Reductio ad Hitlerum (via Wikipedia, strip smbc)
Reductio ad Hitlerum, also argumentum ad Hitlerum, (Latin for “reduction to” and “argument to” and dog Latin for “Hitler” respectively) is a term coined by conservative philosopher Leo Strauss in 1951. 
According to Strauss, the Reductio ad Hitlerum is an informal fallacy that consists of trying to refute an opponent’s view by comparing it to a view that would be held by Adolf Hitler or the Nazi Party.

(Reductio Ad Hitlerum / Ape, not monkey)
For any proposition P, the argument takes the form:
Hitler believed P was true.
Hitler was a horrible man who waged bloody war upon Europe and killed millions in concentration camps.
P is false.
According to Strauss, Reductio ad Hitlerum is a form of ad hominem or ad misericordiam, a fallacy of irrelevance, and its name is a variation on reductio ad absurdum, in which a conclusion is suggested based solely on something’s or someone’s origin rather than its current meaning. The suggested rationale is one of guilt by association.

Reductio ad Hitlerum is no more than guilt by association, a form of association fallacy. The fallacy claims that a policy leads to—or is the same as—one advocated or implemented by Adolf Hitler or the Third Reich, and so “proves” that the original policy is undesirable. 
For example: “Hitler loved animals, so animal protection is a fascist activity [because the things Hitler did were wrong, or because it could lead to results ideologically or morally aligned with Hitler].” Used broadly enough, ad Hitlerum can encompass more than one questionable cause fallacy type, by both inverting cause and effect and by linking an alleged cause to wholly unrelated consequences. 
For example, Hitler was fond of dogs and children, but to argue that affection for dogs and children is wrong on this basis is not persuasive.

Various criminals, controversial religious and political figures, regimes, and atrocities other than those caused by Hitler, the Nazis and the Holocaust can be used for the same purposes. For example, a reductio ad Stalinum could assert that atheism is a dangerous philosophy because Stalin was an atheist for most of his life.
The fallacious nature of reductio ad Hitlerum is easily illustrated by identifying X as something that Adolf Hitler or his supporters did promote but which is not considered unethical, such as painting, enjoying classical music, or owning dogs. 
Misapplication of the fallacy has also been criticised for rejecting reasonable comparisons. By invoking reductio ad Hitlerum, an opponent’s view is ridiculed even though the comparison may be relevant

Reductio ad Hitlerum (via Wikipedia, strip smbc)

Reductio ad Hitlerum, also argumentum ad Hitlerum, (Latin for “reduction to” and “argument to” and dog Latin for “Hitler” respectively) is a term coined by conservative philosopher Leo Strauss in 1951.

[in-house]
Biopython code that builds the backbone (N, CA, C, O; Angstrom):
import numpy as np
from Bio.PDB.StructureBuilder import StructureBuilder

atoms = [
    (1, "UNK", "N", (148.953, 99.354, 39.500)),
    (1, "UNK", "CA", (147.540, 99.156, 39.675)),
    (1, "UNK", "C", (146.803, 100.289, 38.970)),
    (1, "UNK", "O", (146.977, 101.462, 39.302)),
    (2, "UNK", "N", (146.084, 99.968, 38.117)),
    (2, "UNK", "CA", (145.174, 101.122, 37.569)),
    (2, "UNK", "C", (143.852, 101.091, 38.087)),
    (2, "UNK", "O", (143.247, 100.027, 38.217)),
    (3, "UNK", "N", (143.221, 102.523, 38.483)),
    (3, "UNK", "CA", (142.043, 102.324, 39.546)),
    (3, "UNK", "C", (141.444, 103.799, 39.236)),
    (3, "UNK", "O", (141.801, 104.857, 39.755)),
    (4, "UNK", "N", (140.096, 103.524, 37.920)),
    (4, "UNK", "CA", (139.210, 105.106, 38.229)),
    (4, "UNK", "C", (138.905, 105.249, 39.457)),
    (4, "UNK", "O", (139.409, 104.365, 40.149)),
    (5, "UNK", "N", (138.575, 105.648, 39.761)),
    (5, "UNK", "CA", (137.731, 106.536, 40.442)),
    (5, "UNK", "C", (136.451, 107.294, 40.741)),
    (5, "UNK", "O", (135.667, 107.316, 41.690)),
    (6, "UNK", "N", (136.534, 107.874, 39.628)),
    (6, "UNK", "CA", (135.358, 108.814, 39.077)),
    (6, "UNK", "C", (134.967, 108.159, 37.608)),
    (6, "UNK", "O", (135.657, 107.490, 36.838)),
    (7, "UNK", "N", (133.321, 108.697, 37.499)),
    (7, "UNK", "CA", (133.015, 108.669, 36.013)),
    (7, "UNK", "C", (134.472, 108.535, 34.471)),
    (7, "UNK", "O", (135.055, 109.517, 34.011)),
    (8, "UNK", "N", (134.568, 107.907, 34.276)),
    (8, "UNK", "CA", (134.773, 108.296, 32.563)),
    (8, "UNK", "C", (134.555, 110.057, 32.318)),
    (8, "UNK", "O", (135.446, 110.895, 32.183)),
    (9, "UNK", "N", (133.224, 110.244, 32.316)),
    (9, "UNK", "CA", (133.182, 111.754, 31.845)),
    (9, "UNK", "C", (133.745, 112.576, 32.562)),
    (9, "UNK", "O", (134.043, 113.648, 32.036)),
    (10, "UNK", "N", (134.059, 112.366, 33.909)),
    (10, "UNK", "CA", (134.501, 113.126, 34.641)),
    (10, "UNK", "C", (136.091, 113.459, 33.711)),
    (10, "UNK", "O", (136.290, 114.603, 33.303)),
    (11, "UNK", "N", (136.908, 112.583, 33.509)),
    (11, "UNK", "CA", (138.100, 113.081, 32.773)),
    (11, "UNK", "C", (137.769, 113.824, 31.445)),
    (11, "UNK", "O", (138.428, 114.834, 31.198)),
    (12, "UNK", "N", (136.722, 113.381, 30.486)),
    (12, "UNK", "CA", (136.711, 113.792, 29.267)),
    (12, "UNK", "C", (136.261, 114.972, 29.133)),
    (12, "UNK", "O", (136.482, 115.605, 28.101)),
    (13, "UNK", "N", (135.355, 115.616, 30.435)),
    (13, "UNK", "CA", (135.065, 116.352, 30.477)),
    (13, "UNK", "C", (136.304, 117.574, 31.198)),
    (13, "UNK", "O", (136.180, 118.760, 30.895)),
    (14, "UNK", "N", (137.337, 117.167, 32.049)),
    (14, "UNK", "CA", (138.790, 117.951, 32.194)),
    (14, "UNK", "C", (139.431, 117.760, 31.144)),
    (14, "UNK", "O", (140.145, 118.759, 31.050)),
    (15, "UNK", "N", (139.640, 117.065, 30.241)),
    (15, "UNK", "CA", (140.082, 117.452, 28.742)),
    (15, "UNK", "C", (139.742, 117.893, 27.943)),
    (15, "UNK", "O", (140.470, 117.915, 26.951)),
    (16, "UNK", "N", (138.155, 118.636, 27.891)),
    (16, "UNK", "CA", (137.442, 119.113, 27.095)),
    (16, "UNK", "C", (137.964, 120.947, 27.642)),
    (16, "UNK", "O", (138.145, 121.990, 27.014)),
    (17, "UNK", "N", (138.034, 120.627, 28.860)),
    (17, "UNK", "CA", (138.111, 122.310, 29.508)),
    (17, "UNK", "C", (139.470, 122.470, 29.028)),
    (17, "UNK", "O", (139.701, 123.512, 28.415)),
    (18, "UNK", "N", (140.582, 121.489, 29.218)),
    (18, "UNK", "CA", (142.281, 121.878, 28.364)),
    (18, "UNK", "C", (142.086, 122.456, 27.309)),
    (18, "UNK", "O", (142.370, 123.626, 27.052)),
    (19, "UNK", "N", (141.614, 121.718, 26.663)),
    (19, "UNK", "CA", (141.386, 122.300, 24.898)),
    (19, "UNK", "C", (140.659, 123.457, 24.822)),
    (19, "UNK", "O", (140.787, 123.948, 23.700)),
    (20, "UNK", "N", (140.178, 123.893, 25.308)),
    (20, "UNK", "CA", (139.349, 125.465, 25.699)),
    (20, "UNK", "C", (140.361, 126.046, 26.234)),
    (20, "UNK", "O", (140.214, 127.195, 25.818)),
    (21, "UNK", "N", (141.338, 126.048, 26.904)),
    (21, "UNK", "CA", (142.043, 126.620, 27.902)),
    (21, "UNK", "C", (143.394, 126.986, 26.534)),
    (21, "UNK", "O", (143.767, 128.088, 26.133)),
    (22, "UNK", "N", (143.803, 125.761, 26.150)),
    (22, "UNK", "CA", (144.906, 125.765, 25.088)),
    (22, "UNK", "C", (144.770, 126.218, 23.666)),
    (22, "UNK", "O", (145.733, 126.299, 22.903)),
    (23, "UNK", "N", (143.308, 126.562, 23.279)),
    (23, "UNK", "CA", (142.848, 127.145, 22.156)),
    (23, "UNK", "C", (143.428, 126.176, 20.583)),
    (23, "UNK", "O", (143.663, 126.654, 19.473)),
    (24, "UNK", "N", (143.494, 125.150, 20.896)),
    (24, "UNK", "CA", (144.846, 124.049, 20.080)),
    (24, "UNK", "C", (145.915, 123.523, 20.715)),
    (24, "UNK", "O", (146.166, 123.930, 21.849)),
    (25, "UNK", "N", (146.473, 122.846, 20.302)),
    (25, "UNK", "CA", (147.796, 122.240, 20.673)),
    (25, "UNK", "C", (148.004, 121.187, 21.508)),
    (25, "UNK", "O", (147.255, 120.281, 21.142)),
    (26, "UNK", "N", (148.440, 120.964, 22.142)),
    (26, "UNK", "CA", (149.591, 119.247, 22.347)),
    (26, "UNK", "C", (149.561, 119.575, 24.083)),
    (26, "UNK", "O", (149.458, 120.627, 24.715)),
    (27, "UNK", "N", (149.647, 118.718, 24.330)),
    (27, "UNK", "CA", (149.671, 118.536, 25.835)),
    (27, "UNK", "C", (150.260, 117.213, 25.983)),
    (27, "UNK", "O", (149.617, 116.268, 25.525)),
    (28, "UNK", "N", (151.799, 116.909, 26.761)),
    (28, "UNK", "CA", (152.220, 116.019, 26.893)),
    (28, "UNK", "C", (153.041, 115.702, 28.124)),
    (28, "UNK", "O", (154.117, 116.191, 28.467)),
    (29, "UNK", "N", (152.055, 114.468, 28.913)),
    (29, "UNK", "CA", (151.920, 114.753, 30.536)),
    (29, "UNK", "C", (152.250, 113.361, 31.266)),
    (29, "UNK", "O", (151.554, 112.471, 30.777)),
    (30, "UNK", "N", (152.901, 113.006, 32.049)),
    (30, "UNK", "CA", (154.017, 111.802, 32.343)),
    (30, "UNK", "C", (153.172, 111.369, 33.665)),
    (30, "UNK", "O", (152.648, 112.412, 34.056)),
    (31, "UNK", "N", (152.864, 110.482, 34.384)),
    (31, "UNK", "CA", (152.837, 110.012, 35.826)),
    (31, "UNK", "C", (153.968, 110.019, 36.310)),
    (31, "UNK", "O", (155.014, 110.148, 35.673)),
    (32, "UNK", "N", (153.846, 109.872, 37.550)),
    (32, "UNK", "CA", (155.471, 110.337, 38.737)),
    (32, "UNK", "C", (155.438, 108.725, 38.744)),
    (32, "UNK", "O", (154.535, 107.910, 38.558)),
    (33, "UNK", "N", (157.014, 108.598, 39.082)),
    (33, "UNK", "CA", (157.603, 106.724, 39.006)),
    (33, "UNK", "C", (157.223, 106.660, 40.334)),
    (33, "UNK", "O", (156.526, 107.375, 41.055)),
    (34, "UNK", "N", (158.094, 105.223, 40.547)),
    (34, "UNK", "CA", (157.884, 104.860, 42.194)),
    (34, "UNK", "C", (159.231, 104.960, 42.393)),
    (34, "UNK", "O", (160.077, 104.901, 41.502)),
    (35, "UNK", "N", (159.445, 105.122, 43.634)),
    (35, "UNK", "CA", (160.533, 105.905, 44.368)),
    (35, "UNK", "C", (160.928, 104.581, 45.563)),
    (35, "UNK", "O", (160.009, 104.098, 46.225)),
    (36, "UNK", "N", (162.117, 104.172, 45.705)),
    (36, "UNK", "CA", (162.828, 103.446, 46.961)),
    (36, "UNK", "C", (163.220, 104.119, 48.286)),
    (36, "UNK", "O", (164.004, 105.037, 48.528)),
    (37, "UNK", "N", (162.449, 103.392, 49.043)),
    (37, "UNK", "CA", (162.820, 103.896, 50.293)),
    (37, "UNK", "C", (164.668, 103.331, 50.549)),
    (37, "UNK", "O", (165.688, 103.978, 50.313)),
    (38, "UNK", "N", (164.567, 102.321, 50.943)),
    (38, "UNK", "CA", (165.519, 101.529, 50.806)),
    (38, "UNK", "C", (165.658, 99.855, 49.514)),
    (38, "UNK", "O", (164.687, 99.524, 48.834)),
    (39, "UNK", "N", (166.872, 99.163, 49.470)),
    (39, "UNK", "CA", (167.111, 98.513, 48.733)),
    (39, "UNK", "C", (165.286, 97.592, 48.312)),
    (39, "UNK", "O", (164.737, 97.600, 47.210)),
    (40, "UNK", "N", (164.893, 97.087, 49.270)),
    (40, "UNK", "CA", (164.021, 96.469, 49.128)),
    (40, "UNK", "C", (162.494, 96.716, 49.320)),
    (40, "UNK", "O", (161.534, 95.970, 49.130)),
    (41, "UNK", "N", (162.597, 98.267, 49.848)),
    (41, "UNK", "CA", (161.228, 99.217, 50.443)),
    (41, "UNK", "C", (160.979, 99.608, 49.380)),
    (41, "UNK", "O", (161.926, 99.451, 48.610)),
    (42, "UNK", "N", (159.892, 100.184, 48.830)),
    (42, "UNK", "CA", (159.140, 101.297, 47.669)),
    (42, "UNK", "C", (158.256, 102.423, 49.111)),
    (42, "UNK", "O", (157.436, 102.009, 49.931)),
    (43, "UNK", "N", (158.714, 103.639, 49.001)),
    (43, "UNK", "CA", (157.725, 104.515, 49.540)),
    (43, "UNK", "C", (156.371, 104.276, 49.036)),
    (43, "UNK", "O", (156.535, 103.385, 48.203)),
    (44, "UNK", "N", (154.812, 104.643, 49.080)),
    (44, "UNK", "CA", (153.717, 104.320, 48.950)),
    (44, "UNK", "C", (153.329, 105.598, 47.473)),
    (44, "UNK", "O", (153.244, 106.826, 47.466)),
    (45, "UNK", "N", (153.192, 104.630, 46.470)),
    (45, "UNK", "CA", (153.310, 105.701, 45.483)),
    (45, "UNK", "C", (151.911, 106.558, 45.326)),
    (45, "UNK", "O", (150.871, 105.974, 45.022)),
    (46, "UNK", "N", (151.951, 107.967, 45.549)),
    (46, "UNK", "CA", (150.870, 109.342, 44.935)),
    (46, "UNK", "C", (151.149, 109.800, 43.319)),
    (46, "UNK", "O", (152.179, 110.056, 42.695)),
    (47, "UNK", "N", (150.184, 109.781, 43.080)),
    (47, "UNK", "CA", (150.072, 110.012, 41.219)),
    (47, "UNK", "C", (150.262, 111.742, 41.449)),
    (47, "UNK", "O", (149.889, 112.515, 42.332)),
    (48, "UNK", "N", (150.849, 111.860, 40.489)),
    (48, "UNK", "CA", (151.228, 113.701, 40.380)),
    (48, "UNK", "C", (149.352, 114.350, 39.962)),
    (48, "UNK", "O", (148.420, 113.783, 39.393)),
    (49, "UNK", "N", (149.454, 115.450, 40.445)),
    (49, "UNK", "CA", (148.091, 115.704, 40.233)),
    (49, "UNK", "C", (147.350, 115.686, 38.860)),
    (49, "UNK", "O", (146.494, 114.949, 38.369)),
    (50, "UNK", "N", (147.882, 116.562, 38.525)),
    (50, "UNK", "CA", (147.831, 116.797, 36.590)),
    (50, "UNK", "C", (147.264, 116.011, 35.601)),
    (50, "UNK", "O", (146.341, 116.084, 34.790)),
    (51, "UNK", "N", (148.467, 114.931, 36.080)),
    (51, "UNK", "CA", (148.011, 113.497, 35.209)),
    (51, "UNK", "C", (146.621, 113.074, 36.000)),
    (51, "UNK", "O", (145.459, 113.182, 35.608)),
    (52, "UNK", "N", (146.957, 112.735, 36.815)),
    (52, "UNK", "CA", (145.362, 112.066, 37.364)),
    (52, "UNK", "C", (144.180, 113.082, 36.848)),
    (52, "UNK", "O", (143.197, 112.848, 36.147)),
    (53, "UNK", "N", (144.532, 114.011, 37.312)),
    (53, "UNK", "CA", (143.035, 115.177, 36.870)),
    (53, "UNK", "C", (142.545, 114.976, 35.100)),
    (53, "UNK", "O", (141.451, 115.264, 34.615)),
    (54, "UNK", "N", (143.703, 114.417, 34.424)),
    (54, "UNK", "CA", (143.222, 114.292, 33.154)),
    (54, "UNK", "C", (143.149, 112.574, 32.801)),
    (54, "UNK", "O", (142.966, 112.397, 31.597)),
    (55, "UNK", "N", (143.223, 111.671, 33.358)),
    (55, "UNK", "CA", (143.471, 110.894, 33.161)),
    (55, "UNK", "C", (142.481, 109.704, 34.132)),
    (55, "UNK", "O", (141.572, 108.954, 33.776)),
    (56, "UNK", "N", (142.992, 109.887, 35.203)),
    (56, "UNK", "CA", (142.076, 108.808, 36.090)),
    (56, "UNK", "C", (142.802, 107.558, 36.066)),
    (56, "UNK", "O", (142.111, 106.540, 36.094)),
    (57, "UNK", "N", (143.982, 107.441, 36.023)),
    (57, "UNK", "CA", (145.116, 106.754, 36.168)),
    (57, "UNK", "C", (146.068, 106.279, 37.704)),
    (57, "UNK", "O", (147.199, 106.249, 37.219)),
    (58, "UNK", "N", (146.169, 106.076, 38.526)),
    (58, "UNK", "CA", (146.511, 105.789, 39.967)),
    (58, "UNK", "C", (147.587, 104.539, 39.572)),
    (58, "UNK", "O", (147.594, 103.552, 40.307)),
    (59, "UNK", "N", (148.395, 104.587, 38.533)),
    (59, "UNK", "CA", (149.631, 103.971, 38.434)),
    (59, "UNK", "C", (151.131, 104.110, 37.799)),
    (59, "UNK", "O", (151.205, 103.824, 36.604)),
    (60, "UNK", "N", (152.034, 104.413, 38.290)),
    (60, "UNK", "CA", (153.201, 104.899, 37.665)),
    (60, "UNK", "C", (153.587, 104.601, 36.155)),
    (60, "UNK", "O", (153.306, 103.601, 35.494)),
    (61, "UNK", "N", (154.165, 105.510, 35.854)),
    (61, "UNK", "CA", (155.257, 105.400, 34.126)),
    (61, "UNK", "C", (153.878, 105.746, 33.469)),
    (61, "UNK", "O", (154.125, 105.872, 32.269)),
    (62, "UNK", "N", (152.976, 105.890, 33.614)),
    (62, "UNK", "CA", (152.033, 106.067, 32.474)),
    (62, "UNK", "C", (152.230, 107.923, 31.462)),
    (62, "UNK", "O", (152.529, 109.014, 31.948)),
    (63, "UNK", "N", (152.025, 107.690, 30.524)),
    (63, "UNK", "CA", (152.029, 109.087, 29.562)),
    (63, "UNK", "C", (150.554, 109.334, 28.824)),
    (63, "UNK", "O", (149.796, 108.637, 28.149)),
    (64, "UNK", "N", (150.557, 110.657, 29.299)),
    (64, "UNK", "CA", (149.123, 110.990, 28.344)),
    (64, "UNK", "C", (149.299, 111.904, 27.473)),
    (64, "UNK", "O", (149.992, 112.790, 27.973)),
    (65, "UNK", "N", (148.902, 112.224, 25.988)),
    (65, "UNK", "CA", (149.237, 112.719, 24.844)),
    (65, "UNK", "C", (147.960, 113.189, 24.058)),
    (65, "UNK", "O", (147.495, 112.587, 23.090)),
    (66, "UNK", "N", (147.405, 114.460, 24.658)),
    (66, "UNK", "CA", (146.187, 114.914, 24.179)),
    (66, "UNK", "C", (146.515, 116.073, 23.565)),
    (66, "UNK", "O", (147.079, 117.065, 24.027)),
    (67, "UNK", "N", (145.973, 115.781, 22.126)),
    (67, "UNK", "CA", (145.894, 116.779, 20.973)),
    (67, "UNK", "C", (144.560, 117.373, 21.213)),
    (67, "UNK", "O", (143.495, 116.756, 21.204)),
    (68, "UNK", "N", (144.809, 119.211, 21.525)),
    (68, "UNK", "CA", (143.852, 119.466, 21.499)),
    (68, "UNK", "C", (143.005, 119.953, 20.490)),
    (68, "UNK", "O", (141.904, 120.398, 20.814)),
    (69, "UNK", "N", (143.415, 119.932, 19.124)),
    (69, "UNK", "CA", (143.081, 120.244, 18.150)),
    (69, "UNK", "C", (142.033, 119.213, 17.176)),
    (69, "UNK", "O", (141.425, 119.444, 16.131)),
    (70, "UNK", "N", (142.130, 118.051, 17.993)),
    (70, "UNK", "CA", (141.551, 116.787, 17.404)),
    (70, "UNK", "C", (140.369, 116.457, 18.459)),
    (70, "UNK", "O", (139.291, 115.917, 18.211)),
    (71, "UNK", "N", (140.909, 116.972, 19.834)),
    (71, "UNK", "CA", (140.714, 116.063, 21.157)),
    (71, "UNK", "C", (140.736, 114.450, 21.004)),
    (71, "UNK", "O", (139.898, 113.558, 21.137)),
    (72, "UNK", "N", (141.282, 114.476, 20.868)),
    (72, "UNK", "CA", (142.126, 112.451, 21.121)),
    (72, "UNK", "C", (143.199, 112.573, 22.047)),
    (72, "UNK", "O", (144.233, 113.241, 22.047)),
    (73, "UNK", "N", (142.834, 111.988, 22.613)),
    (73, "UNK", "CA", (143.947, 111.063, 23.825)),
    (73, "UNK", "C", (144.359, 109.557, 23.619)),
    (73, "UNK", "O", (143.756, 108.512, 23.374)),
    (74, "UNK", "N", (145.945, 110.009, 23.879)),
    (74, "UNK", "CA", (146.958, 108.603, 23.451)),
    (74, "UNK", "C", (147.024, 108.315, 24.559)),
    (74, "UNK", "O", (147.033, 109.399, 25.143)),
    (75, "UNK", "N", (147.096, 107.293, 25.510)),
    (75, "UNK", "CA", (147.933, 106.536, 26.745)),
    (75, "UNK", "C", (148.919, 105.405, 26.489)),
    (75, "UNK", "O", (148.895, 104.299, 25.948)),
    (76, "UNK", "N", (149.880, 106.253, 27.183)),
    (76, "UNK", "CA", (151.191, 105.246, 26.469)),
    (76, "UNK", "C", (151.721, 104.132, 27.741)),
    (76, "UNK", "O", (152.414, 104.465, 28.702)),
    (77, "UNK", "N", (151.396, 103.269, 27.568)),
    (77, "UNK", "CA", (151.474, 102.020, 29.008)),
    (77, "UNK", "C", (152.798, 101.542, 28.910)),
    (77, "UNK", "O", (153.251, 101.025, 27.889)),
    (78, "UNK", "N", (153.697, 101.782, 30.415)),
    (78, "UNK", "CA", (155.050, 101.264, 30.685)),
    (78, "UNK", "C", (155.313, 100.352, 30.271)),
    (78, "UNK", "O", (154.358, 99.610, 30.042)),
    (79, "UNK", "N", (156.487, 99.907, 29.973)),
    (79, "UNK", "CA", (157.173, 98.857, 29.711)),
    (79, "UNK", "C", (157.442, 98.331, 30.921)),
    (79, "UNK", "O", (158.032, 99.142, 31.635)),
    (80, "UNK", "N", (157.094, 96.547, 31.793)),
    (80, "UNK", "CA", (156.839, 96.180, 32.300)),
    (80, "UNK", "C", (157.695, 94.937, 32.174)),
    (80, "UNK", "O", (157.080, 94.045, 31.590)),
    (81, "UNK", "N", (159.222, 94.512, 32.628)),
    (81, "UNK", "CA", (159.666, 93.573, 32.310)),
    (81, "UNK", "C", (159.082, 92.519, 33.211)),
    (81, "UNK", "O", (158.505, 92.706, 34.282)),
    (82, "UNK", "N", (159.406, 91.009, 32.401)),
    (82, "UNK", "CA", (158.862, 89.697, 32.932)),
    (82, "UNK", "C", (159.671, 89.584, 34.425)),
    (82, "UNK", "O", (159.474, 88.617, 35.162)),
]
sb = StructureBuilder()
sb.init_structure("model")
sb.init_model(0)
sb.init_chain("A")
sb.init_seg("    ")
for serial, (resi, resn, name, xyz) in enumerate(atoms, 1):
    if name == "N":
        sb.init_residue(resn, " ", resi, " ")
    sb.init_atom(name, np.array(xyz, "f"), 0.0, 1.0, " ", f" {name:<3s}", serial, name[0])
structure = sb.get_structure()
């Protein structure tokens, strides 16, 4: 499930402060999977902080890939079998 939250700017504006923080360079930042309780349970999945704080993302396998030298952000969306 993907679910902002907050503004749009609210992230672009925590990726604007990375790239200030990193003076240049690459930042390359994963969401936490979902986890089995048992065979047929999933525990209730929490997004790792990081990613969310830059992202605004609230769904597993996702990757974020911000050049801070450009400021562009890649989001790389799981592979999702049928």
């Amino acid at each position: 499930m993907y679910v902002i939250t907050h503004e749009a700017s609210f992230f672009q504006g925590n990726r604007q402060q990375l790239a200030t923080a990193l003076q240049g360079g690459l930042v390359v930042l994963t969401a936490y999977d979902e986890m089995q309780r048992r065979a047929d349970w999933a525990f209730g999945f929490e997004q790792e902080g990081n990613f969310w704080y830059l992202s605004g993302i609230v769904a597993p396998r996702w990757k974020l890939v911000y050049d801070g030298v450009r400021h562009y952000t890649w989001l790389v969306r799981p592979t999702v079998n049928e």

According to Strauss, the Reductio ad Hitlerum is an informal fallacy that consists of trying to refute an opponent’s view by comparing it to a view that would be held by Adolf Hitler or the Nazi Party.

(Reductio Ad Hitlerum / Ape, not monkey)

For any proposition P, the argument takes the form:

  1. Hitler believed P was true.
  2. Hitler was a horrible man who waged bloody war upon Europe and killed millions in concentration camps.
  3. P is false.

According to Strauss, Reductio ad Hitlerum is a form of ad hominem or ad misericordiam, a fallacy of irrelevance, and its name is a variation on reductio ad absurdum, in which a conclusion is suggested based solely on something’s or someone’s origin rather than its current meaning. The suggested rationale is one of guilt by association.

Reductio ad Hitlerum is no more than guilt by association, a form of association fallacy. The fallacy claims that a policy leads to—or is the same as—one advocated or implemented by Adolf Hitler or the Third Reich, and so “proves” that the original policy is undesirable.

For example: “Hitler loved animals, so animal protection is a fascist activity [because the things Hitler did were wrong, or because it could lead to results ideologically or morally aligned with Hitler].” Used broadly enough, ad Hitlerum can encompass more than one questionable cause fallacy type, by both inverting cause and effect and by linking an alleged cause to wholly unrelated consequences.

For example, Hitler was fond of dogs and children, but to argue that affection for dogs and children is wrong on this basis is not persuasive.

Various criminals, controversial religious and political figures, regimes, and atrocities other than those caused by Hitler, the Nazis and the Holocaust can be used for the same purposes. For example, a reductio ad Stalinum could assert that atheism is a dangerous philosophy because Stalin was an atheist for most of his life.

The fallacious nature of reductio ad Hitlerum is easily illustrated by identifying X as something that Adolf Hitler or his supporters did promote but which is not considered unethical, such as painting, enjoying classical music, or owning dogs.

Misapplication of the fallacy has also been criticised for rejecting reasonable comparisons. By invoking reductio ad Hitlerum, an opponent’s view is ridiculed even though the comparison may be relevant

(Source: bluedogeyes)

  1. hardbeanburrito reblogged this from bluedogeyes
  2. thepandanotes reblogged this from bluedogeyes
  3. mylifeas-apigeon reblogged this from ultralag
  4. anunnakisinombre69 reblogged this from bluedogeyes
  5. liege-is-appeased reblogged this from bluedogeyes
  6. ruinedcarpenter reblogged this from bluedogeyes
  7. rossroads reblogged this from bluedogeyes
  8. ultralag reblogged this from bluedogeyes
  9. zhalpin reblogged this from bluedogeyes
  10. annehathawill reblogged this from bluedogeyes
  11. bluedogeyes posted this